Even if he hadn’t been the producer of famous underground rap group Main Source, even if he hadn’t worked with rappers from Kool G Rap to Mobb Deep, and even if he hadn’t helped mentor legendary producer DJ Premier, Large Professor would have earned his reputation for one discovery he made in the early `90s. On a track he produced for the Main Source, “Live at the BBQ,” the world was introduced to a young MC from Queens named Nasty Nas, soon to be shortened to just Nas. A few years later, Large Professor would contribute three tracks to Nas’ debut album, Illmatic (you may have heard of it). Large Professor still keeps busy DJing and producing, and this year sees the release of a new album, Main Source, an album very similar to GZA’s Pro Tools in its imbalance between rhyming and production.
Anybody that remembers the clanging sleigh bells of “Halftime” and the glorious saxophone over synths from “It Ain’t Hard to Tell” knows that Large Professor is capable of fantastic beats, and Main Source confirms that right off the bat. “The Entrance,” starting with a scrambled-up mélange of noise, morphs into a stinging guitar solo over thumping drums, with a well-delivered rap by Large Professor making for a fantastic start to the proceedings. Elsewhere, “Pump Ya Fist” boasts energetic horns, R&B shouts, and wicked scratching, “Ru Dope” gives Jeru Tha Damaja a jazzy, mellow flavor to wrap one quick verse around, and album closer “The Hardest” sounds like something straight out of the mid-90s hip-hop heyday, with buzzing, heavy bass and mellow synth lines rolling in and out. The entire album has a laid-back vibe throughout, with Large Professor showing off his talent like a painter using his entire palette; the beats sound like the same man made them, but they don’t sound the same.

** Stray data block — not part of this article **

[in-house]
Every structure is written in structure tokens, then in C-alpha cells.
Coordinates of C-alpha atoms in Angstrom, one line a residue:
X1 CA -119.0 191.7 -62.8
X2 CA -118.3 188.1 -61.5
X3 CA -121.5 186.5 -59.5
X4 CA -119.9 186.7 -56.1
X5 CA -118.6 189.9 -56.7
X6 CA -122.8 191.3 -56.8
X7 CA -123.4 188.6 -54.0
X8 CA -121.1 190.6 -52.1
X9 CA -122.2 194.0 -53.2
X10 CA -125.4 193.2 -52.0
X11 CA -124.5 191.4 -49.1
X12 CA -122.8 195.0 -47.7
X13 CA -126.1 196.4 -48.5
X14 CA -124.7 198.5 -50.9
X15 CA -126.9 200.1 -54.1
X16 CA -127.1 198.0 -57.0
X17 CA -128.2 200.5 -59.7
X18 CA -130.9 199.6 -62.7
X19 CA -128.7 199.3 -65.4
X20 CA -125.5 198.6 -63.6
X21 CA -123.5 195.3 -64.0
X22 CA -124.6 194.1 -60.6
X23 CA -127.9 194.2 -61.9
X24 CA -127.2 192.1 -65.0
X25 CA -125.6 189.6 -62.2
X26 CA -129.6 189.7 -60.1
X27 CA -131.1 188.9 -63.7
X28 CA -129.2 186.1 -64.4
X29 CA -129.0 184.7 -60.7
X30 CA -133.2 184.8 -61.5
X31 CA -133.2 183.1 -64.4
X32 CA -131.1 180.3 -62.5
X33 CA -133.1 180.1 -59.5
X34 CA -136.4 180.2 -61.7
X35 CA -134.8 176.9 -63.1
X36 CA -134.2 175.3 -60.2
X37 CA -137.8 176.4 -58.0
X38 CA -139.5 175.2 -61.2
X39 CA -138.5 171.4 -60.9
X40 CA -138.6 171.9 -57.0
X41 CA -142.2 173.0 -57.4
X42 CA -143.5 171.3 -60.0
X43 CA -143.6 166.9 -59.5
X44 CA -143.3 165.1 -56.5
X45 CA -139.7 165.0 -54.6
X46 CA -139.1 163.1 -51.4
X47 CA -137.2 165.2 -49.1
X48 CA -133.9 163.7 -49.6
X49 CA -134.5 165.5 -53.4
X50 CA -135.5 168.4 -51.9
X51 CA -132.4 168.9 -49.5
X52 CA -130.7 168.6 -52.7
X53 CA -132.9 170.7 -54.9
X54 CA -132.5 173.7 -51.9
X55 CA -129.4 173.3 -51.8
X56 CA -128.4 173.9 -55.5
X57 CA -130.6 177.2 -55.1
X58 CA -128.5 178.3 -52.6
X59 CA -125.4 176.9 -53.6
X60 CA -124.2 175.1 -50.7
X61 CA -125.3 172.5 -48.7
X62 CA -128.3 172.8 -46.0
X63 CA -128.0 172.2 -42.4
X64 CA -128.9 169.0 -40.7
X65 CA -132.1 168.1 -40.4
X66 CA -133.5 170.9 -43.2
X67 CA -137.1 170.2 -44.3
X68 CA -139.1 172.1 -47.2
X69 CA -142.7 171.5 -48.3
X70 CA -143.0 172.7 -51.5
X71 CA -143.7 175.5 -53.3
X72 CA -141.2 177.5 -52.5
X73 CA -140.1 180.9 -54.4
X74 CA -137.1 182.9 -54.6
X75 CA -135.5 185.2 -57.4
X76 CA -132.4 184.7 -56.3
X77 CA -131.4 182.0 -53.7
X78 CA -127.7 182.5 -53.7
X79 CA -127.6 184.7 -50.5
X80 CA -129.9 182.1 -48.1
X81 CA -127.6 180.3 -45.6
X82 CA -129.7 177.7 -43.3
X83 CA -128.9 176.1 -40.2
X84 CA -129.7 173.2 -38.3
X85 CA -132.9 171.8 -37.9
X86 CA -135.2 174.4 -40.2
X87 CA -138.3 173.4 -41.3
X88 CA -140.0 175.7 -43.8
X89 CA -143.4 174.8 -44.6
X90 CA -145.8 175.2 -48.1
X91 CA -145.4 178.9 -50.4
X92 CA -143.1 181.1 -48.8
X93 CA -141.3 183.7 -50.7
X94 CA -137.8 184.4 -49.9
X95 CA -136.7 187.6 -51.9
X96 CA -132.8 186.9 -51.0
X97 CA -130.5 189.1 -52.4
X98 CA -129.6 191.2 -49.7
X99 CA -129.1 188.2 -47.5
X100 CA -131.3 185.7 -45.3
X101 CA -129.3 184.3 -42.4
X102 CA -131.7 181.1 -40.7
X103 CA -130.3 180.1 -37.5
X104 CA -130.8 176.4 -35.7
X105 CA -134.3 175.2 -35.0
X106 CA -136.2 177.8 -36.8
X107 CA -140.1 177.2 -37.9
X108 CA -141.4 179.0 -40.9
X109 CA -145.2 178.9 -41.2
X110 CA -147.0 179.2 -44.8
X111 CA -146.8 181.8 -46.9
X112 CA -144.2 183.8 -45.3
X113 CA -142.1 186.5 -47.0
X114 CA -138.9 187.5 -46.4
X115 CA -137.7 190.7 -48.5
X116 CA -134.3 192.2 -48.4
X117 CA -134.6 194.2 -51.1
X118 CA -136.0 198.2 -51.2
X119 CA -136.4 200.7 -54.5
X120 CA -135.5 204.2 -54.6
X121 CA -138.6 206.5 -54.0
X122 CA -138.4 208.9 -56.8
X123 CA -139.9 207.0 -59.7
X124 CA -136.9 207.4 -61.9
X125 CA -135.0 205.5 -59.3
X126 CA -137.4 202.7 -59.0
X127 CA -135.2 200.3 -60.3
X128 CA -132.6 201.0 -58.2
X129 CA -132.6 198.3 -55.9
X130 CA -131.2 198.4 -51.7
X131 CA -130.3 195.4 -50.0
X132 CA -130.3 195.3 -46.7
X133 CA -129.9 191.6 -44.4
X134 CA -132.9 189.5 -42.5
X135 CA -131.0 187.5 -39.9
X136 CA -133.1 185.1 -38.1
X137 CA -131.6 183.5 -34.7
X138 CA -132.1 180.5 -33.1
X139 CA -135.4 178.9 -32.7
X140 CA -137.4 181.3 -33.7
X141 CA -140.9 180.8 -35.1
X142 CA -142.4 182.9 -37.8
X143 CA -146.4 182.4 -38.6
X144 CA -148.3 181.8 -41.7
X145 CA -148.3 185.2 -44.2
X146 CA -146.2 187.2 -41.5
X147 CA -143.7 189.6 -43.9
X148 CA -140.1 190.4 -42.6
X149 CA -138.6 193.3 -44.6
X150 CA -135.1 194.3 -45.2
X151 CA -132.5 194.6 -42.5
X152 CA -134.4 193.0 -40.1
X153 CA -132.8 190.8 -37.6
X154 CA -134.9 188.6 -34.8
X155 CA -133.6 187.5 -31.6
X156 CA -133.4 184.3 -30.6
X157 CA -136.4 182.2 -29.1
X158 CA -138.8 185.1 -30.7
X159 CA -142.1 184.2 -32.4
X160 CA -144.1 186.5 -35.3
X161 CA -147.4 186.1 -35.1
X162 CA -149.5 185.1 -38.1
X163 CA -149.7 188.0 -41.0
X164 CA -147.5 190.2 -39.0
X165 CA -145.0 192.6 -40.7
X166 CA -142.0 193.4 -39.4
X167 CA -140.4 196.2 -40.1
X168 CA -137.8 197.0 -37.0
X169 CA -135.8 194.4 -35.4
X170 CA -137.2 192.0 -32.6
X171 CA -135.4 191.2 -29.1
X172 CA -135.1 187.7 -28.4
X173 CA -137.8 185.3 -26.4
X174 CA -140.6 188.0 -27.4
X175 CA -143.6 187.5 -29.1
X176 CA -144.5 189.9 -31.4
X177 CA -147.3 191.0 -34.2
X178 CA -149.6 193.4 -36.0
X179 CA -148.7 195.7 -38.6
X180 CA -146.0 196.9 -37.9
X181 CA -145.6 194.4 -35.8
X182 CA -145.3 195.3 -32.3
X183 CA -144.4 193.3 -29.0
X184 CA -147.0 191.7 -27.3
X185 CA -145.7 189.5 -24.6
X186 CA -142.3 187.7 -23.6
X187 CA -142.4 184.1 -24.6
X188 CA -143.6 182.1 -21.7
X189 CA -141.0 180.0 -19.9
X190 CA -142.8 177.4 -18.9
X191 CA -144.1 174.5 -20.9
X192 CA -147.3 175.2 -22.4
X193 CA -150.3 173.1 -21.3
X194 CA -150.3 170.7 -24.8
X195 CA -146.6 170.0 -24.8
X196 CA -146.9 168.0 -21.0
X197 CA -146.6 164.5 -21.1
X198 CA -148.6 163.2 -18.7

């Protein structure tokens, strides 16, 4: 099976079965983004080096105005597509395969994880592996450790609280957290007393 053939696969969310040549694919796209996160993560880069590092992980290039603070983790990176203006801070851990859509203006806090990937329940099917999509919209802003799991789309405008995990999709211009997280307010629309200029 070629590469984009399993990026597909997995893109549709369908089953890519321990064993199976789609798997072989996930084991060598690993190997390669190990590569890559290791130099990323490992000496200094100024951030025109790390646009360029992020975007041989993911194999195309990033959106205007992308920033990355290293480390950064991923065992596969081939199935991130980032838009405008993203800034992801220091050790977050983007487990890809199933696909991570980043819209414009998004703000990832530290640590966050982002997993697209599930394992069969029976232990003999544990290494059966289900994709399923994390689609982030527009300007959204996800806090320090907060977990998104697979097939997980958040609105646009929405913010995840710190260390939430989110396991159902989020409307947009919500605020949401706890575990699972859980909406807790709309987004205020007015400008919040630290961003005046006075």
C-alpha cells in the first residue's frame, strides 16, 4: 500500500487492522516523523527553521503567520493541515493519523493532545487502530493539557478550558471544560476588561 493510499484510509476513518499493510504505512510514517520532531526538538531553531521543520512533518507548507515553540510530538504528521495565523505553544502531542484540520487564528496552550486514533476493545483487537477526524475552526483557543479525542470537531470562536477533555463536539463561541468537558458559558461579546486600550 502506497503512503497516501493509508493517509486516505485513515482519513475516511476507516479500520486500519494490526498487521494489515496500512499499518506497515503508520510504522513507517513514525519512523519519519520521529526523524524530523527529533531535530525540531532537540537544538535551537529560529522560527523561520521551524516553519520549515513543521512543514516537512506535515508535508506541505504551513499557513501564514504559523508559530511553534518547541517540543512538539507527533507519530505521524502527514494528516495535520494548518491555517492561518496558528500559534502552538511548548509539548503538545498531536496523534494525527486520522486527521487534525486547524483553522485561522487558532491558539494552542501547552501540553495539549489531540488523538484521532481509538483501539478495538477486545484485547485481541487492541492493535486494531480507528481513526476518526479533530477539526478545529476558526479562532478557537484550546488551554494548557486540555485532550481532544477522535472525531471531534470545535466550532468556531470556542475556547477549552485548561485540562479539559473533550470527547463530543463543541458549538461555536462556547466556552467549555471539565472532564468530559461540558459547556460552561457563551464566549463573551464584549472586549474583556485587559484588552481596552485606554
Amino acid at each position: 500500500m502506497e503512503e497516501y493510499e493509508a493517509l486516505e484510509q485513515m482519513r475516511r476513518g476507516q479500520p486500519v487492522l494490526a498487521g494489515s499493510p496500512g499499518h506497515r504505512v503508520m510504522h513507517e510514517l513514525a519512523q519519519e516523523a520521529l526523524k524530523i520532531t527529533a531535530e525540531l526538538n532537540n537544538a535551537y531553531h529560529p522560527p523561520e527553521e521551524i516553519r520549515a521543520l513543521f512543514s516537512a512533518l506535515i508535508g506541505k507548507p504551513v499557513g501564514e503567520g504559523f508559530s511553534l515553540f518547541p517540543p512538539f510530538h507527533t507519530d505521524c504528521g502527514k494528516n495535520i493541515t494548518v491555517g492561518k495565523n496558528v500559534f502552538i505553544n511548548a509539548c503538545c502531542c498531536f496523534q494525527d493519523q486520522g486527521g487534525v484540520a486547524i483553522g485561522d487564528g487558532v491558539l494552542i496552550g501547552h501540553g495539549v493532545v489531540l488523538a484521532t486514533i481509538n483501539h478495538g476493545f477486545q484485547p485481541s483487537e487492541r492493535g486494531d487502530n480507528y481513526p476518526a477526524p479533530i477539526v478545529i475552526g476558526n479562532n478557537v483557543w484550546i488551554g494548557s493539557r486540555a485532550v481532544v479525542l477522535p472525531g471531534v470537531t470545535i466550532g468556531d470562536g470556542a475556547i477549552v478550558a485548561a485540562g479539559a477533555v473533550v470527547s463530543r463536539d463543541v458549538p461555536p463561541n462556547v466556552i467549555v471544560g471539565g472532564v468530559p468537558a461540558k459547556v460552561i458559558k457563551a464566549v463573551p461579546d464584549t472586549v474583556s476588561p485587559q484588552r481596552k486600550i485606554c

Of course, there is a reason that Large Professor is more well-known for his work behind the decks than on the mic, and it comes into play throughout Main Source. His fine flow on “The Entrance” notwithstanding, Large Professor’s rapping on the album ranges from nondescript to occasionally painful (“Sewin’ Love” proves that he is no Big Daddy Kane). Wisely, he seems to know his limitations, and there are a number of well-known rappers throughout the album to drop their own rhymes, with Big Noyd and AZ providing the best guest turns. And there are moments, like on “Hardcore Hip-Hop,” where the beat is strong that all LP has to do is show up to create a real bangin’ track. Those are the exceptions, though; the production simply cannot always hide his flaws as an MC.
Those flaws, however, do not make Main Source unworthy of a listen. Unlike the aforementioned Pro Tools, Large Professor never sounds like he’s in the studio for a check, which makes a big difference. There are a number of gems throughout the album, and even the lesser tracks have beats good enough to pump on your car stereo while driving on a sunny day. That’s the feel this album has, really; a good CD to pop in your six-disc changer and turn up while heading down I-95 or some other stretch of highway. It may not be a masterpiece, but Main Source‘s highs prove that Large Professor’s reputation is deserved.
GZA – Pro Tools
Pete Rock – NY’s Finest
Jeru the Damaja – Wrath of the Math